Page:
2.4 grep Programs

grep searches the named input files for lines containing a match to the given patterns. By default, grep prints the matching lines. A file named - stands for standard input. If no input is specified, grep searches the working directory . if given a command-line option specifying recursion; otherwise, grep searches standard input. There are four major variants of grep, controlled by the following options.


Interpret patterns as basic regular expressions (BREs). This is the default.


Interpret patterns as extended regular expressions (EREs). (-E is specified by POSIX.)


Interpret patterns as fixed strings, not regular expressions. (-F is specified by POSIX.)


Interpret patterns as Perl-compatible regular expressions (PCREs). PCRE support is here to stay, but consider this option experimental when combined with the -z (--null-data) option, and note that ‘grep -P’ may warn of unimplemented features. See Other Options.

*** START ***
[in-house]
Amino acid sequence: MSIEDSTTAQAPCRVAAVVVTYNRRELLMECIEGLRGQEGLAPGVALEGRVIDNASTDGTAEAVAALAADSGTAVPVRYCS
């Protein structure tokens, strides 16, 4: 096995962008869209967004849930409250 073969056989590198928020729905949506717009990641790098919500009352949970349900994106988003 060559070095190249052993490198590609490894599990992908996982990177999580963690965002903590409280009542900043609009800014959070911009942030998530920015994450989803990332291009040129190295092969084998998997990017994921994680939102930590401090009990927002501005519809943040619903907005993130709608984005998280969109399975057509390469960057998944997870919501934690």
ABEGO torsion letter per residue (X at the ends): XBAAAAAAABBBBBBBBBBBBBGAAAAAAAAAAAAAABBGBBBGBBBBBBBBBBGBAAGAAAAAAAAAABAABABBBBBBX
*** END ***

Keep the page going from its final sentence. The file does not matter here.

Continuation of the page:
For documentation, refer to https://www.pcre.org/, with these caveats:

  • \d’ matches only the ten ASCII digits (and ‘\D’ matches the complement), regardless of locale. Use ‘\p{Nd}’ to also match non-ASCII digits. (The behavior of ‘\d’ and ‘\D’ is unspecified after in-regexp directives like ‘(?aD)’.)
  • Although PCRE tracks the syntax and semantics of Perl’s regular expressions, the match is not always exact. For example, Perl evolves and a Perl installation may predate or postdate the PCRE2 installation on the same host, or their Unicode versions may differ, or Perl and PCRE2 may disagree about an obscure construct.
  • By default, grep applies each regexp to a line at a time, so the ‘(?s)’ directive (making ‘.’ match line breaks) is generally ineffective. However, with -z (--null-data) it can work:
    $ printf 'a\nb\n' |grep -zP '(?s)a.b'

    But beware: with the -z (--null-data) and a file containing no NUL byte, grep must read the entire file into memory before processing any of it. Thus, it will exhaust memory and fail for some large files.